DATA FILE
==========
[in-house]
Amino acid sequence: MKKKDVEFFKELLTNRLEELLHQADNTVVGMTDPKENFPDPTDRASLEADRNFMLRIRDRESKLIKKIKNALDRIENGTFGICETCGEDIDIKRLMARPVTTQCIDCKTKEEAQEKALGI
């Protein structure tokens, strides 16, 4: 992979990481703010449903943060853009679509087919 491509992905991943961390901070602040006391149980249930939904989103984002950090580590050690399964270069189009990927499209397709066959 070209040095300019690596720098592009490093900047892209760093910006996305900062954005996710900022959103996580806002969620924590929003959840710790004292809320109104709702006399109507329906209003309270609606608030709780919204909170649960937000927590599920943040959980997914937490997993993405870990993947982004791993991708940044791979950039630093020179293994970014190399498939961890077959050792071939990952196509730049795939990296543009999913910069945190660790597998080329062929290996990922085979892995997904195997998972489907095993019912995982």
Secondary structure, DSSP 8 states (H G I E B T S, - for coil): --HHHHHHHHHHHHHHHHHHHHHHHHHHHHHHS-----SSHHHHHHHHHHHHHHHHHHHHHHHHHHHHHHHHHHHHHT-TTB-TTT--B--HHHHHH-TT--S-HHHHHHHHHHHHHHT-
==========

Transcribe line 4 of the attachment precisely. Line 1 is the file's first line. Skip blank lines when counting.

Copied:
Secondary structure, DSSP 8 states (H G I E B T S, - for coil): --HHHHHHHHHHHHHHHHHHHHHHHHHHHHHHS-----SSHHHHHHHHHHHHHHHHHHHHHHHHHHHHHHHHHHHHHT-TTB-TTT--B--HHHHHH-TT--S-HHHHHHHHHHHHHHT-